A multi-award-winning experience of what it’s like to live in constant fear, from rookie Hungarian director László Nemes
Noah & The Whale
Royal Albert Hall, London, April 16
As the lights flicker with the palpitating drums at the start of ‘Life Is Life’, the hall is theirs. Charlie jumps casually from monitor to monitor, flashing red socks. Only the wired tension in his limbs as he leans into the microphone gives away how much this means to them. “I guess a venue like this makes for a much more attentive audience, which is a lot more pressured,” he tells us afterwards. “But the great thing about today is that you can feel the crowd getting progressively louder… When you need to work for it a bit, it’s more satisfying.”
Working for it they may be, but they make it look so bloody easy. ‘Give A Little Love’ blooms its heartbreak up to the hall’s acoustic ‘mushrooms’, and the way the guitars twine on ‘Blue Skies’ is just lovely, that gutting line “I don’t think that it’s the end/But I know we can’t keep going” reducing fans to tears in the seats in front of us. The weeping doesn’t let up during a Spiritualized-intense “special Royal Albert Hall” version of ‘Old Joy’. Charlie ambles to the front of the stage, pumping his elbow as the riff from ‘Tonight’s The Kind Of Night’ lands. Then it’s a mass clapalong to ‘5 Years Time’. “You up there and you over there,” cries Charlie. “There’s something you should know... Oh, there’ll be love, love, love...”.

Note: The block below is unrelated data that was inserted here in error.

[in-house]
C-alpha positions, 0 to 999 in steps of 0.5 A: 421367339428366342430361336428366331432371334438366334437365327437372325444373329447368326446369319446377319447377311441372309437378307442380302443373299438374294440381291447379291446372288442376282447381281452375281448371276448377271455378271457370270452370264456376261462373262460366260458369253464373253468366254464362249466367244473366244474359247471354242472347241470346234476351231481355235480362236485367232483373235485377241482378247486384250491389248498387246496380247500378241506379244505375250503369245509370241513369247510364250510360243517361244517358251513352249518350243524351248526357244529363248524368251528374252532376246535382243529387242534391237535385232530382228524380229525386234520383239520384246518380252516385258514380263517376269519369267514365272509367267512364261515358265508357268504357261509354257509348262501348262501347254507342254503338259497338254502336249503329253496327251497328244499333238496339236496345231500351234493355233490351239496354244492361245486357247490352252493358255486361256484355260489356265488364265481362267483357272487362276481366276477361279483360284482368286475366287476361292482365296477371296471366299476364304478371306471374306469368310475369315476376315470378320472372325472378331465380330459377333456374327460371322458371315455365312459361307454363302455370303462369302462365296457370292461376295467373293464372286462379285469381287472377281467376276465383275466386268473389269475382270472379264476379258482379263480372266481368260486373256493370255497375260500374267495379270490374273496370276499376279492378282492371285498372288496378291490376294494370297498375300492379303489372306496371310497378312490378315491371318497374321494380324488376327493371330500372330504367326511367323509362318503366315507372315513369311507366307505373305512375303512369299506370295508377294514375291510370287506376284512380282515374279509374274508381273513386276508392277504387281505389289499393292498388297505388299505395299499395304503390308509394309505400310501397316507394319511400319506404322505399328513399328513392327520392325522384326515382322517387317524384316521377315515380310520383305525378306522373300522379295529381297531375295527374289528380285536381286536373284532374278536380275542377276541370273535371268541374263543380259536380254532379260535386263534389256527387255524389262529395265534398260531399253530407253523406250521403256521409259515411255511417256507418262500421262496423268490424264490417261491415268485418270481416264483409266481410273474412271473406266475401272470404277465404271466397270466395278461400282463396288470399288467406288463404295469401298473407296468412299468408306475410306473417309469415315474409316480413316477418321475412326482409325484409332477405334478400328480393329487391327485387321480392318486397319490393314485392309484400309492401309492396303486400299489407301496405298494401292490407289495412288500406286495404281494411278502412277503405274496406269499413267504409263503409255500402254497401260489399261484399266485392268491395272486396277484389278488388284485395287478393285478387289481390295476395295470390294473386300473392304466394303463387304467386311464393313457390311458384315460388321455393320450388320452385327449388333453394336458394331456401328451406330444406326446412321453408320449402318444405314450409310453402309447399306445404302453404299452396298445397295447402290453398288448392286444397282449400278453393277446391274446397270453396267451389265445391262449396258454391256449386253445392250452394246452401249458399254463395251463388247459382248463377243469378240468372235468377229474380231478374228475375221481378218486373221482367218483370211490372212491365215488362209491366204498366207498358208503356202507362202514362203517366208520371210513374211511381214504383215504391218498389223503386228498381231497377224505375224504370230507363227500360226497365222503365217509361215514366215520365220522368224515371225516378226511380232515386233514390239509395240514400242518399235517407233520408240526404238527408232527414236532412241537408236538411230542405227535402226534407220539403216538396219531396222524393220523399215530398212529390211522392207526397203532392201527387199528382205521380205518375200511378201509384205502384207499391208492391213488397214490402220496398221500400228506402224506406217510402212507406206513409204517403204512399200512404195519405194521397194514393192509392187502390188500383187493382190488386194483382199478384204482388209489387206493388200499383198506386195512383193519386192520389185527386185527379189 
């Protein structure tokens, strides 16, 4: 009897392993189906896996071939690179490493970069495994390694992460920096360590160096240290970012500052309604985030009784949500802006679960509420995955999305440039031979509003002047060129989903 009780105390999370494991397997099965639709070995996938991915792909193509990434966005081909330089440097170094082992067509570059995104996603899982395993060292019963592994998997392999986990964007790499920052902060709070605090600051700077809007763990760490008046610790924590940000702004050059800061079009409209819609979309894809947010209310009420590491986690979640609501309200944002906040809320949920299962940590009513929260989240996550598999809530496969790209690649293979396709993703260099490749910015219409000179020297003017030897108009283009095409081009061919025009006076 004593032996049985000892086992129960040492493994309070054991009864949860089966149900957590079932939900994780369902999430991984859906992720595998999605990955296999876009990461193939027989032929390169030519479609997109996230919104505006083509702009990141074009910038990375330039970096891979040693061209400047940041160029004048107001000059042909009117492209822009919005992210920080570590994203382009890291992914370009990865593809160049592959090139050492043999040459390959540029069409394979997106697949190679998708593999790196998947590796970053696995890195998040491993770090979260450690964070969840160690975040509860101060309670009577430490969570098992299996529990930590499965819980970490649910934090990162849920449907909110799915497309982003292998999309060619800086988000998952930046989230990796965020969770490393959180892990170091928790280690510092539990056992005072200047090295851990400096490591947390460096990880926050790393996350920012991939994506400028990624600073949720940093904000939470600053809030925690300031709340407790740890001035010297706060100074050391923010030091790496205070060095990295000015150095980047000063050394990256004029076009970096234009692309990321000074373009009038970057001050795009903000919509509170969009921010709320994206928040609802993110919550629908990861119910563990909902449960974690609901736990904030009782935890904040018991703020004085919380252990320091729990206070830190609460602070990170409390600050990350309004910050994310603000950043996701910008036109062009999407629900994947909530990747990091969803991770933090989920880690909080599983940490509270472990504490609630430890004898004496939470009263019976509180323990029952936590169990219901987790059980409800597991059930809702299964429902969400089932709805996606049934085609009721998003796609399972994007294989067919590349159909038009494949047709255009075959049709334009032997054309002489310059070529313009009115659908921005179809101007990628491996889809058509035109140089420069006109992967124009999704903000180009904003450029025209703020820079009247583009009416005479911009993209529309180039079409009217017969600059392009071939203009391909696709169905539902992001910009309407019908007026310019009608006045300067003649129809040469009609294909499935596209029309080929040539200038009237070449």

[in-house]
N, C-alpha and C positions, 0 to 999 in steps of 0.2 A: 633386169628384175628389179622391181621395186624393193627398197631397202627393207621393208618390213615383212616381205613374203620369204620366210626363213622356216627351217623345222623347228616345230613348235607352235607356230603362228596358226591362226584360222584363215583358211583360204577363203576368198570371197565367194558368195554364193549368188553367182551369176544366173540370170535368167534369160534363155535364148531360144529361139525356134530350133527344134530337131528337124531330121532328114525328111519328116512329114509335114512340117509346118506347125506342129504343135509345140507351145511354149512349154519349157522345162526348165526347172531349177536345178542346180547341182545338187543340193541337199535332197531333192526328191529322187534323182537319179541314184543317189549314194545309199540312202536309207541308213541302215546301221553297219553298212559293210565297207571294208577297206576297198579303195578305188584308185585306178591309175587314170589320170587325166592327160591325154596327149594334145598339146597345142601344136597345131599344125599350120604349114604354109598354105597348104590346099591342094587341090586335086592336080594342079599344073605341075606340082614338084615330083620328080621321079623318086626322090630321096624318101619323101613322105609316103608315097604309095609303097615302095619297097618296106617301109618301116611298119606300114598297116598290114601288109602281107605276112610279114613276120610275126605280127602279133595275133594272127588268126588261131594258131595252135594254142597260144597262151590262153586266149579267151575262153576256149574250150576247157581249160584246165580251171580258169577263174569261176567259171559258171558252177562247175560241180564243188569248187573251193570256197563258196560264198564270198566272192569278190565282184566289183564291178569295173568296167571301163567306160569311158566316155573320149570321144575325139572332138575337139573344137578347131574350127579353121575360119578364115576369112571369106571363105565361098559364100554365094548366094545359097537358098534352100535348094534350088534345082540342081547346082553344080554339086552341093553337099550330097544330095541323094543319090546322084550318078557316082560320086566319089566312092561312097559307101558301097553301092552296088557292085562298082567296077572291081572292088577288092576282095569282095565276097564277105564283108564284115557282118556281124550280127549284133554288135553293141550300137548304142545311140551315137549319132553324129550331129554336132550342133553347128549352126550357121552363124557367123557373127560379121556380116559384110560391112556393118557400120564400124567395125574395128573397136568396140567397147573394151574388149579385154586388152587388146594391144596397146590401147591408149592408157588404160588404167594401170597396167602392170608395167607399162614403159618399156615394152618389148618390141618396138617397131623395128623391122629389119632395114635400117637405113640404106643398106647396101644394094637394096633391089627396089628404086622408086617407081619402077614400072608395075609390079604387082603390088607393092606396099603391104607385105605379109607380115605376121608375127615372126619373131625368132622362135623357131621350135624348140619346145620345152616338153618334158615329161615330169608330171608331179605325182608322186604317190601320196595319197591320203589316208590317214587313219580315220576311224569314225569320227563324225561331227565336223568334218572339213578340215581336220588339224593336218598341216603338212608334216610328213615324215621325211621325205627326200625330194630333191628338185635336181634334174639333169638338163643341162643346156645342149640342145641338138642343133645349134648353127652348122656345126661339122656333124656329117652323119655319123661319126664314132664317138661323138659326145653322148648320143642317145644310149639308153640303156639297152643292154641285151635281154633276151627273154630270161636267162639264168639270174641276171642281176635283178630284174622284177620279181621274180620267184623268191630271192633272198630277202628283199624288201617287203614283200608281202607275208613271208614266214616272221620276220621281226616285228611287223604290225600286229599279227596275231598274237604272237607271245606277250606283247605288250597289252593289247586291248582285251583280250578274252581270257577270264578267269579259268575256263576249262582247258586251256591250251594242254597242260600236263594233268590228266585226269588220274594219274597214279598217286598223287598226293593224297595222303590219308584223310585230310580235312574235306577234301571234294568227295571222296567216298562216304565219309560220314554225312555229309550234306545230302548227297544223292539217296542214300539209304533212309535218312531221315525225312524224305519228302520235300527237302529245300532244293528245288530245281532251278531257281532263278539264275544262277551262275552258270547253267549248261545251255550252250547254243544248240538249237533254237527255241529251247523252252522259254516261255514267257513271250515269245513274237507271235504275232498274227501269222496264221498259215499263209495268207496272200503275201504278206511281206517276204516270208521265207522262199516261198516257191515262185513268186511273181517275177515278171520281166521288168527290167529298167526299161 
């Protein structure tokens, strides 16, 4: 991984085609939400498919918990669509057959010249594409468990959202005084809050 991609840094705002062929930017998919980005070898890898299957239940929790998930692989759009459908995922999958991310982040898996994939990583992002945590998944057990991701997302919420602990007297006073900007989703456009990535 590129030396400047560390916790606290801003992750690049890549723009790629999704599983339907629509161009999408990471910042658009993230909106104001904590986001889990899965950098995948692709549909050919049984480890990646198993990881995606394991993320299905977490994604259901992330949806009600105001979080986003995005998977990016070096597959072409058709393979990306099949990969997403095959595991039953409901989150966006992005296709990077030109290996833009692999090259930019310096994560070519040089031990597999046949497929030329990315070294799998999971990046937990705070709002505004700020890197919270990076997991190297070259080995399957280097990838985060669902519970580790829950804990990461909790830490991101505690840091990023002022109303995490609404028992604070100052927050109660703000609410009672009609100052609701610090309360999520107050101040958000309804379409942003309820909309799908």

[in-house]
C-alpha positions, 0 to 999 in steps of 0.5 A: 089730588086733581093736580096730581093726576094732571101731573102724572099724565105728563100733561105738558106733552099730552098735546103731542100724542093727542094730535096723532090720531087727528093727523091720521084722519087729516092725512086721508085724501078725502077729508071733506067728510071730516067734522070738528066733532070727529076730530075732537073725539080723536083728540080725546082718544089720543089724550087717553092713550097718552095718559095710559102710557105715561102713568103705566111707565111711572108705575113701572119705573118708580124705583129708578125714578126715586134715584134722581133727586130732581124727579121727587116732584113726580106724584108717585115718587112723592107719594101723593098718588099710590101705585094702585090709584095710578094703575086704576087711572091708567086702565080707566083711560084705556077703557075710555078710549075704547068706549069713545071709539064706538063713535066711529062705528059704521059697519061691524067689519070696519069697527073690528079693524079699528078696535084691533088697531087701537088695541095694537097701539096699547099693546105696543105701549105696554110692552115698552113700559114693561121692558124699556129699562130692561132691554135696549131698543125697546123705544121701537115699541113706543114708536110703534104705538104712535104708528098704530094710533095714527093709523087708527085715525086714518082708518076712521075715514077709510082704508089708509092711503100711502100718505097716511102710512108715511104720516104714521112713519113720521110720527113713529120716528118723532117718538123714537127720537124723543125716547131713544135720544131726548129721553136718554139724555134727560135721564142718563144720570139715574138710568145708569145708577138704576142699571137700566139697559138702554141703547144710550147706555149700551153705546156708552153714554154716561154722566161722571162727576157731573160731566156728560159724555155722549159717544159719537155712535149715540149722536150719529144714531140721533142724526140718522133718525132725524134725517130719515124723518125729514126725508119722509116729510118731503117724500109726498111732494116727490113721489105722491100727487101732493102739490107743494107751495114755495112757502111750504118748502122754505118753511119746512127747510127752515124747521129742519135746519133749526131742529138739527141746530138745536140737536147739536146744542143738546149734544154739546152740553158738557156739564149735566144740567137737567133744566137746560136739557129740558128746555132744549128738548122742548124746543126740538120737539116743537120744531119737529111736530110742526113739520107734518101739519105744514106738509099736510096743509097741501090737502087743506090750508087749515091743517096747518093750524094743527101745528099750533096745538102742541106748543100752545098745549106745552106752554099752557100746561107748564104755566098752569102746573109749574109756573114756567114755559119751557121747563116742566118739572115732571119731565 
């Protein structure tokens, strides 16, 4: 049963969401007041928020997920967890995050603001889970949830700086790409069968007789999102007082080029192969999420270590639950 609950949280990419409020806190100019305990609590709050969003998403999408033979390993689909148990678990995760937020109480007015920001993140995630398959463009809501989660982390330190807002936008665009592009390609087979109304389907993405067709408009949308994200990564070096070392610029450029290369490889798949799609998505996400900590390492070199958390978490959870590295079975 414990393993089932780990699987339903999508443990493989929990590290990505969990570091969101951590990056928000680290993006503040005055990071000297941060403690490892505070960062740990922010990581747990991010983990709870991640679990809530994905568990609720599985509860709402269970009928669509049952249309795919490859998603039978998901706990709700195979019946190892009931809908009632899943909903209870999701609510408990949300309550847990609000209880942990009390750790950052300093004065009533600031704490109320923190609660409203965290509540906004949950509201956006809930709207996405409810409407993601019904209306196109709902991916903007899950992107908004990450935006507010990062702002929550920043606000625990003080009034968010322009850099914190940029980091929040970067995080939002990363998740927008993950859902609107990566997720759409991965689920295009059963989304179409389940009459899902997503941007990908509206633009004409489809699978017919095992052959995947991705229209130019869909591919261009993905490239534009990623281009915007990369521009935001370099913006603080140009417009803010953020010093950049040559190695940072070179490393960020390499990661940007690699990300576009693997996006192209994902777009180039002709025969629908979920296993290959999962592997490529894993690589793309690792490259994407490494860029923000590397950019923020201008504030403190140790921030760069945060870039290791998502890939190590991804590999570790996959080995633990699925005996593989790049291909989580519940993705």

A moment as sunny as this feels even sweeter after the darker shades of their second album, proving that one of the many things that make Noah RAH-ready is their range. They close on a feelgood note, with ‘Waiting For My Chance To Come’ and ‘LIFE GOES ON’, before a truly jaw-dropping encore of ‘The First Days Of Spring’, stunning in its emotional power. Next up for the band are the festivals. Will they be playing new stuff there? “Never say never,” grins Charlie. Oh, don’t worry – we know by now to expect nothing and everything where these boys are concerned.
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